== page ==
Why Does Germany Love Hannah Arendt?

Of all the intellectuals expelled from Germany during the war, Hannah Arendt is the one with iconic status there. An exhibition devoted to her grapples with her unchallenged position in the pantheon

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Hannah Arendt, 1944. A female intellectual in an almost totally male world. v
Hannah Arendt, 1944. A female intellectual in an almost totally male world. Credit: Fred Stein Archive, Stanfordville, New York
Itamar Ben-Ami
Itamar Ben-Ami

BERLIN – It’s said that the best way to make a subversive book disappear is to render it canonical. That, in large measure, has been the fate of Hannah Arendt. In recent years, the Jewish philosopher who fled Nazi Germany and settled in the United States has become a culture heroine in her homeland and elsewhere. In addition to the scholarly literature about her that continues to pile up at a confusing pace, she has been the subject of several films, and a play has been written about her romantic relationship with the philosopher Martin Heidegger. This preoccupation with Arendt, who died in 1975 at age 69, gives rise to the suspicion that the more famous she becomes, the less she is read.

The Berlin-based Deutsches Historisches Museum (German Historical Museum) has decided to join the trend with a huge exhibition, “Hannah Arendt and the 20th Century.” Following a delay of some weeks due to the coronavirus crisis, the exhibition opened in May. Some of it can be viewed online, for the benefit of those unable to join the masked visitors in person. This is a very impressive exhibition, fast-paced and laden with content, and it will captivate even people who are not philosophically inclined.

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The Historical Museum is a major national cultural institution, whose role is to present the official narrative of contemporary Germany. The museum’s decision to present Arendt as a German heroine constitutes a new stage in her metamorphosis into a canonical figure. Henceforth, not only dissident lovers of learnedness will be able to take pride in her name; so will the German establishment itself.

The exhibition traces Arendt’s life chronologically: her education in the radical milieu of the Weimar Republic in the 1920s, her flight to France in the 1930s and immigration to America in the 1940s, her emergence as an influential political philosopher in the 1950s, the scandal of the Eichmann controversy in the 1960s, and her last years.

People who are fond of Arendt will be delighted to discover a host of documents that shed light on controversies in which she was involved, as well as a fine selection of her personal belongings. I wouldn’t object to trying on that elegant fur coat of hers, for example. On the other hand, the question here concerns what process Arendt had to go through in order to become a national heroine. Why does Germany love Hannah Arendt?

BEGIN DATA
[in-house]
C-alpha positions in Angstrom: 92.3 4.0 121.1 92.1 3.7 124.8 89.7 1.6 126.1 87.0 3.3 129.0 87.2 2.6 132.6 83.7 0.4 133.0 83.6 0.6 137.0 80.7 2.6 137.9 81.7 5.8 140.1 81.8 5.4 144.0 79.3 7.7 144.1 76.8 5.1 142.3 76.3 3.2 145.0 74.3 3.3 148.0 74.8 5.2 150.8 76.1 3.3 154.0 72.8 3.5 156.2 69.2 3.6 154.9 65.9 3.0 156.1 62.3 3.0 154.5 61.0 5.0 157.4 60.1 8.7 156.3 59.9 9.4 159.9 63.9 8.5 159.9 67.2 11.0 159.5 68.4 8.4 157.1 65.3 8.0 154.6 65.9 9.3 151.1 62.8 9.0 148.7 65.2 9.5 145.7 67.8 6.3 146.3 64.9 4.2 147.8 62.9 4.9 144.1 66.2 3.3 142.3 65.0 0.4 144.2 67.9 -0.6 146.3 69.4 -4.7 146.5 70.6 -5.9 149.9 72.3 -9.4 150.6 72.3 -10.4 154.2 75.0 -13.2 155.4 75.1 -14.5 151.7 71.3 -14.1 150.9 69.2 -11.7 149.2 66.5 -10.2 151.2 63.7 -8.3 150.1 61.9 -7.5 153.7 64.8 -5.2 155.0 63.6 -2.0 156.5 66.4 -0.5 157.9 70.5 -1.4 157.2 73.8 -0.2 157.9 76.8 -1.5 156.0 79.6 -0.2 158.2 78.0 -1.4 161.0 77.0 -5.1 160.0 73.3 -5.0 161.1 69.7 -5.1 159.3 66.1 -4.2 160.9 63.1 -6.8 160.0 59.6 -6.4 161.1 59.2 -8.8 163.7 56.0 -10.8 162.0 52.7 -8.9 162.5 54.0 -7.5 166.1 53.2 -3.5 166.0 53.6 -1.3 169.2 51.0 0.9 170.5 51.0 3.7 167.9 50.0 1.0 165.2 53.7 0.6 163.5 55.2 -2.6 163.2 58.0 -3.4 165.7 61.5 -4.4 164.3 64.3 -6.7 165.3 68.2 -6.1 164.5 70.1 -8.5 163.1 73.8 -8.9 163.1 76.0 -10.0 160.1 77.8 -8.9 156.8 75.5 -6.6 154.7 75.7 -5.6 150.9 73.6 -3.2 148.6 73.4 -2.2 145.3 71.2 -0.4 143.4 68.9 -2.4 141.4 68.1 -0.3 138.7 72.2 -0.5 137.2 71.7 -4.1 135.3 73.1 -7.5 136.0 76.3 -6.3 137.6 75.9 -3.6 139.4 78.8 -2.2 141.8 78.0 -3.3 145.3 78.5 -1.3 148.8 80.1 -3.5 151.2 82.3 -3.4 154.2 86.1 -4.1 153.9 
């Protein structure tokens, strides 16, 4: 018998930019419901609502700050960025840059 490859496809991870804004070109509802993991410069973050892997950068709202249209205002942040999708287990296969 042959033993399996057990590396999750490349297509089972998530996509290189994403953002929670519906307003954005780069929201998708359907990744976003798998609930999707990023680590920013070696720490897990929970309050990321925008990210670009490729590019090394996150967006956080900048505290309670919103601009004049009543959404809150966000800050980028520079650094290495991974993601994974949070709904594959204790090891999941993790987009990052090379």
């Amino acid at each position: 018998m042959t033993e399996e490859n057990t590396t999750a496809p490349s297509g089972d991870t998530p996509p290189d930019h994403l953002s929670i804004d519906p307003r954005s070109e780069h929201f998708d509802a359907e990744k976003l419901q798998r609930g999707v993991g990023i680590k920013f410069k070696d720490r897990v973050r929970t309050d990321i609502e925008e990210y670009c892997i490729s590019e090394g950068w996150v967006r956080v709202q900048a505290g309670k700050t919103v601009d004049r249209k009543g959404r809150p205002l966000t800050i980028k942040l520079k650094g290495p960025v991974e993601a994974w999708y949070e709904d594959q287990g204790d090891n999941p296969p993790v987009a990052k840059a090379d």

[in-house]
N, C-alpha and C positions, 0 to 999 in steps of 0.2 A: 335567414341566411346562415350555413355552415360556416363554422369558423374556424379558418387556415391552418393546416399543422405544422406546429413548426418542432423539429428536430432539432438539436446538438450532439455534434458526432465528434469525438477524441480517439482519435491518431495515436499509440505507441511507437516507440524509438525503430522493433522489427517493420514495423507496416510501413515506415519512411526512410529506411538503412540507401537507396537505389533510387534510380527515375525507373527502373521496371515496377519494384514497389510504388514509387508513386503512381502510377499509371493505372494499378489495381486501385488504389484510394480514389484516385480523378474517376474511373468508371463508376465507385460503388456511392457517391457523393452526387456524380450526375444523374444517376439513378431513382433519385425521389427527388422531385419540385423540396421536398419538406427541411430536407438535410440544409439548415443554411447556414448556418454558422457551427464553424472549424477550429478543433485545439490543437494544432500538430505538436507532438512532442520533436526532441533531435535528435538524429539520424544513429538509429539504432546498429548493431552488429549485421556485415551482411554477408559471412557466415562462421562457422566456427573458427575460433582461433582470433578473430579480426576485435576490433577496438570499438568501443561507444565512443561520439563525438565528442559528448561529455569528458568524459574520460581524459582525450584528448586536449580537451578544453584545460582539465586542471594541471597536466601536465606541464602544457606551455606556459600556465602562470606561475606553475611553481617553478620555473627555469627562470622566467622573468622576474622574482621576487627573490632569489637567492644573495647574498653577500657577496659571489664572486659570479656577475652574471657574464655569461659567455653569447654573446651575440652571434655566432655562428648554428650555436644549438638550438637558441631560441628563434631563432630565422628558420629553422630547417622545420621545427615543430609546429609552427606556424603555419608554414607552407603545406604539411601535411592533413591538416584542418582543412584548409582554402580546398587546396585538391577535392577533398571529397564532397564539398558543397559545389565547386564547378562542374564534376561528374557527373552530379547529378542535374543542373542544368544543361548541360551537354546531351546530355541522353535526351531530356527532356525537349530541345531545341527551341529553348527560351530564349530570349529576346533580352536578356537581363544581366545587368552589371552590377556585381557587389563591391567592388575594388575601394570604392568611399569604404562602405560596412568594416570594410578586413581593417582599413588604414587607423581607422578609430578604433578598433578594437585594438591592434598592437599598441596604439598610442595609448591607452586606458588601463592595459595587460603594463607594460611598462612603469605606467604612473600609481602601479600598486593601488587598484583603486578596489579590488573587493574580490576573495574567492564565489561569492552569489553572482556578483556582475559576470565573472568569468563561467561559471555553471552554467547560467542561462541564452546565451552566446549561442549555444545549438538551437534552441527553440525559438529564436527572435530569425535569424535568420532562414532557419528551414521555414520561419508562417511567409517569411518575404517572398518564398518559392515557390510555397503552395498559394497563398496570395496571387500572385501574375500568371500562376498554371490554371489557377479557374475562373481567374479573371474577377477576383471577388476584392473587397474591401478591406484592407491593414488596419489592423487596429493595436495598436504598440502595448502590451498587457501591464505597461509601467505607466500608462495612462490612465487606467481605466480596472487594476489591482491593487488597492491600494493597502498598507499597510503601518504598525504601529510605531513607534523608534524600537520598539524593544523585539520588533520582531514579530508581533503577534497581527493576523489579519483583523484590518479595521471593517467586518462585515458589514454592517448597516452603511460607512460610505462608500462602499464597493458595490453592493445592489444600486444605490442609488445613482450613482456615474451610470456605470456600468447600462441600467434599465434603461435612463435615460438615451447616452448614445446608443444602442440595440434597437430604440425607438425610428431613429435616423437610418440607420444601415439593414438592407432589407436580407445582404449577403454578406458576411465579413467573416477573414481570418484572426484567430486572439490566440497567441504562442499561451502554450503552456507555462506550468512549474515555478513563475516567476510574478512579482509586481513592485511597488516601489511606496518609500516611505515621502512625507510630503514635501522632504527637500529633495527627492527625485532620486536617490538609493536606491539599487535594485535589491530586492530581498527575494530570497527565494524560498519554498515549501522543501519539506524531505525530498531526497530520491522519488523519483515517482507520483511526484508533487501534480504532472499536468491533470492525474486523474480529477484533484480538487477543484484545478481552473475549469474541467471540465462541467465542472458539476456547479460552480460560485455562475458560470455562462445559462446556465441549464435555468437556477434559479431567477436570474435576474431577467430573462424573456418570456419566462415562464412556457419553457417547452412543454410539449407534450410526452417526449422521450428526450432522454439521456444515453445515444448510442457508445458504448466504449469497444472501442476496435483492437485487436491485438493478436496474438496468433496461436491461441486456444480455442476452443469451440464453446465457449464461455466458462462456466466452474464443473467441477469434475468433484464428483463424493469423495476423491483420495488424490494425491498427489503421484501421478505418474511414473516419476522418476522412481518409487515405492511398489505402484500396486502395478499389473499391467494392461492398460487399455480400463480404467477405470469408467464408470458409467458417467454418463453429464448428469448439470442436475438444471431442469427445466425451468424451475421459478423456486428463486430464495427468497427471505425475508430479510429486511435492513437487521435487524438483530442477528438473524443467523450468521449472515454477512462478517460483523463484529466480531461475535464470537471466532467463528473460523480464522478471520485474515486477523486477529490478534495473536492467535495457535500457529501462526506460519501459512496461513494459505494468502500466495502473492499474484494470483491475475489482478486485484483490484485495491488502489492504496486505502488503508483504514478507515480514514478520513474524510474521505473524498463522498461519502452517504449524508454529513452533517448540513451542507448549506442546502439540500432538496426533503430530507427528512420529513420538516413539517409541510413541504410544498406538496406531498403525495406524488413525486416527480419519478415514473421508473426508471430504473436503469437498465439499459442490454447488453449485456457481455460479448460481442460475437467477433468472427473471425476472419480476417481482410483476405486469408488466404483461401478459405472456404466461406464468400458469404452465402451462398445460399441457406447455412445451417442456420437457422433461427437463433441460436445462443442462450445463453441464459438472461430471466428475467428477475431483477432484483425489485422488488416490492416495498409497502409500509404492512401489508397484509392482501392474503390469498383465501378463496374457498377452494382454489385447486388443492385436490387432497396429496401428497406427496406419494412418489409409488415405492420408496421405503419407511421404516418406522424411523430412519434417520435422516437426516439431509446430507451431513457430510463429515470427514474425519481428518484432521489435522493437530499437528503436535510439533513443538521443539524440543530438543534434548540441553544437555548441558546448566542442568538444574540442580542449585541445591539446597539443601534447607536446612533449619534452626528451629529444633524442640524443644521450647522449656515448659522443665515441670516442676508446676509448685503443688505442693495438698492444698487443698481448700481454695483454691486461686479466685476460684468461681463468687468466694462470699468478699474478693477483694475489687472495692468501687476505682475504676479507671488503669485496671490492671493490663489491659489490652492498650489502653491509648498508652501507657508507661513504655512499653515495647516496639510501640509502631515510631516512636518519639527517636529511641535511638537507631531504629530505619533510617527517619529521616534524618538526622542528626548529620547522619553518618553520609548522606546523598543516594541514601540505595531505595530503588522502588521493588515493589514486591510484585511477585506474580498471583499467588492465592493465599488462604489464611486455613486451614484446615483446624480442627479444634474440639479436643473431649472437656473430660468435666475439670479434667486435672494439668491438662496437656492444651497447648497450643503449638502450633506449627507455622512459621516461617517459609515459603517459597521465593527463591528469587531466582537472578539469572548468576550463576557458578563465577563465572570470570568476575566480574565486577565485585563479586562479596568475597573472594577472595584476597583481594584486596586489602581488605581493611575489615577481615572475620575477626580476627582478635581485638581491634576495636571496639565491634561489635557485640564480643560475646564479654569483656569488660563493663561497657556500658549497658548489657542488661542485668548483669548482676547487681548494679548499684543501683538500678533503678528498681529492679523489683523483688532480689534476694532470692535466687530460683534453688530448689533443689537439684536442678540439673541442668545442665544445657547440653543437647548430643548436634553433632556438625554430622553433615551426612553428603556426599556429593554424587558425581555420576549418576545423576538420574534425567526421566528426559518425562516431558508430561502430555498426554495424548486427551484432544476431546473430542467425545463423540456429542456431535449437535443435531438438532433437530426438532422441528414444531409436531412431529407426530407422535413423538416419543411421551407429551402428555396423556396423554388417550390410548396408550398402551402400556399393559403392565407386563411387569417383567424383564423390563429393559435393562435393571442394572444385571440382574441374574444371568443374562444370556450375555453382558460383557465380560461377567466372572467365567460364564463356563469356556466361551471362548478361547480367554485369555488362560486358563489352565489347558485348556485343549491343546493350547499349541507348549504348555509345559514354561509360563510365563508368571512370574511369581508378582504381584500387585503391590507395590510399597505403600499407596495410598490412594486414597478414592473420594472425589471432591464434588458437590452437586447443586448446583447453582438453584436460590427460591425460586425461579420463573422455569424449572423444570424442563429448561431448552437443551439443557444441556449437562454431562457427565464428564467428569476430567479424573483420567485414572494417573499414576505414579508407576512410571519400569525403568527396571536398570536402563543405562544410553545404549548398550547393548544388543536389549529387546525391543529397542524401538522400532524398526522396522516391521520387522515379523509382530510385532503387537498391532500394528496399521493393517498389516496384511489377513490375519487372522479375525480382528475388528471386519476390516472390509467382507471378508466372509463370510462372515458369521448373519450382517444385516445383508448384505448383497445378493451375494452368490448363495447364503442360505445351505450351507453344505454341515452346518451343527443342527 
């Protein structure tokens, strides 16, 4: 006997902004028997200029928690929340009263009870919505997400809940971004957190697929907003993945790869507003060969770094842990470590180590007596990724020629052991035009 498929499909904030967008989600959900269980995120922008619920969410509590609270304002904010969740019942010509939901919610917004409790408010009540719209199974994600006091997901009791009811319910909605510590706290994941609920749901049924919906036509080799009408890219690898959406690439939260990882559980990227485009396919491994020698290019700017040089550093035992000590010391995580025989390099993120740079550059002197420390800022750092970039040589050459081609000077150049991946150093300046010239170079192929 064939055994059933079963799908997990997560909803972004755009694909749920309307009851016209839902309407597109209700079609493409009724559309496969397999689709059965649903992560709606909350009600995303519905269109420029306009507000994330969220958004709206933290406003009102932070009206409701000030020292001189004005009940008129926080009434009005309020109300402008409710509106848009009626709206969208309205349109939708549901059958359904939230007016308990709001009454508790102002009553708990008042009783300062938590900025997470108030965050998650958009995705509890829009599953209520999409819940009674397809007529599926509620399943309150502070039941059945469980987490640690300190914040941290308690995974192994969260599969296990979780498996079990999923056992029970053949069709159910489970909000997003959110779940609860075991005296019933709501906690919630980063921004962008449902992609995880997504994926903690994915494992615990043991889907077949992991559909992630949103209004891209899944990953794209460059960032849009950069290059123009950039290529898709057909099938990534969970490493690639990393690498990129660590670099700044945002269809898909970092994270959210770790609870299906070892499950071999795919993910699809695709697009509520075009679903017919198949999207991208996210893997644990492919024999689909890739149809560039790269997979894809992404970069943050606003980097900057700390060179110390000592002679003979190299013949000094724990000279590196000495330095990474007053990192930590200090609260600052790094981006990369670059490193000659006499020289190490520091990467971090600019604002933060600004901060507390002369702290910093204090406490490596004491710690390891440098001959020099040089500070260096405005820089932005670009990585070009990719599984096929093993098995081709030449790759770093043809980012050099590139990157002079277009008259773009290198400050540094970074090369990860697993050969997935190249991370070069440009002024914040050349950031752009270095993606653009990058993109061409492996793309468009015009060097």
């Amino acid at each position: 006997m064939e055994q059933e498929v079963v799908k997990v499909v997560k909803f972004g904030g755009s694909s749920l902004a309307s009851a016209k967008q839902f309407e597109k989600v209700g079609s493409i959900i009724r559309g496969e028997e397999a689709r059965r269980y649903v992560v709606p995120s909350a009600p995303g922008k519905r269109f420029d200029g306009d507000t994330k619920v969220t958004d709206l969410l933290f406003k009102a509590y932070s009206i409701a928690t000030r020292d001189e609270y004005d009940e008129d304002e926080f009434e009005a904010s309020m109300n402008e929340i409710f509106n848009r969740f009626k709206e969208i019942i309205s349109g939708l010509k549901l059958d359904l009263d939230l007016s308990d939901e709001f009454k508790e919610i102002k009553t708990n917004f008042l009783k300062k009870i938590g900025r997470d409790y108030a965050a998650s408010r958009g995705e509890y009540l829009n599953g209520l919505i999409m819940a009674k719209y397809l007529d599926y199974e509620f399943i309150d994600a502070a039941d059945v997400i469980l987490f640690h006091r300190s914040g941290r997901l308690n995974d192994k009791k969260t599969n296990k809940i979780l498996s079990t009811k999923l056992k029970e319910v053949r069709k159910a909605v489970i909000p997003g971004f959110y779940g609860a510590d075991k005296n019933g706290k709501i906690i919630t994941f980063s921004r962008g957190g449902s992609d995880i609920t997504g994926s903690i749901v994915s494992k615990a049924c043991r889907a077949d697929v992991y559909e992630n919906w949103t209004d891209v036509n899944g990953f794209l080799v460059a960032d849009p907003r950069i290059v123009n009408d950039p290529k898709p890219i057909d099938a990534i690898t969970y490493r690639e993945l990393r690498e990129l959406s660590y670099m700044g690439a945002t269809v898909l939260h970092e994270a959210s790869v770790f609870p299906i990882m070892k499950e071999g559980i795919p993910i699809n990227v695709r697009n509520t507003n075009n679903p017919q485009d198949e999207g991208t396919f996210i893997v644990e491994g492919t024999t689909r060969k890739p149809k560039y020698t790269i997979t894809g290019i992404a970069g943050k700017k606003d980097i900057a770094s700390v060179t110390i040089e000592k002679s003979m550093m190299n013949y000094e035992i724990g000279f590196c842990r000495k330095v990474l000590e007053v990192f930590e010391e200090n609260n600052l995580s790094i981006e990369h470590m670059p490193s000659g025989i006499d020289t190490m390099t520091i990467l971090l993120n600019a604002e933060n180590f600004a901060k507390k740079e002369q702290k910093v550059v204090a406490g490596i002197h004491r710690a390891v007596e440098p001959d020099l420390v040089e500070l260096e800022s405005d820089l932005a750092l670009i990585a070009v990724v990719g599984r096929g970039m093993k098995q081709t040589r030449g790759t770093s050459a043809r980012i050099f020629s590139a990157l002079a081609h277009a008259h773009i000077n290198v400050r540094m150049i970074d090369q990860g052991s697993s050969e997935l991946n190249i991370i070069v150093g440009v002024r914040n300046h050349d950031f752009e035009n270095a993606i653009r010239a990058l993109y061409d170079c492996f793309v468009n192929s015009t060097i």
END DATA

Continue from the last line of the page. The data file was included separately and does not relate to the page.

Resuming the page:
Inclination to provocation

The most striking thing about the show is the absence of philosophical content. Scattered on the walls are a few quotations from Arendt’s books, which could be poised to formulate inspirational social media statuses for a variety of contradictory political purposes. Her intellectual contribution is presented here largely through the prism of the many debates she was involved in, in Israel, Germany and the United States. Arendt’s inclination to provocation – which she herself denied possessing – is given thorough consideration. The question is whether, besides the scandals, popular culture has also derived a few ideas from Arendt. The exhibition, in any case, deals with Arendt’s thought in a separate academic book, published in conjunction with it.

Visitors who are not knowledgeable about Arendt’s writings will form the impression that she did indeed hold definite opinions about many of the last century’s events, but they will have a hard time deciding what the essence of those views was. What they will be able to say unhesitatingly is that many of Arendt’s friends were famous philosophers. The friendships Arendt struck up with the leading intellectuals of the 20th century, such as Heidegger and Karl Jaspers, are given a prominent place in the exhibition. The official reason for their presentation is the immense value that Arendt placed on friendship. Friendship, in her view, is the point of encounter at which an individual escapes her solitariness and discovers her power to act jointly with the Other.

The exhibition deals in an admiring fashion with the intellectual celebrities of the Weimar Republic and with Arendt’s relations with them. But that high society does not seem to invite the individual to “live among one’s equal peers” – as Arendt imagined in her book, “The Human Condition” – which accords the individual the possibility of changing the reality of his life. With the exception of Arendt’s relationships with several women – which demonstrate a sensitive side that is absent from her tough public image – it’s likely that her famous friends will strike fear into the hearts of the visitors.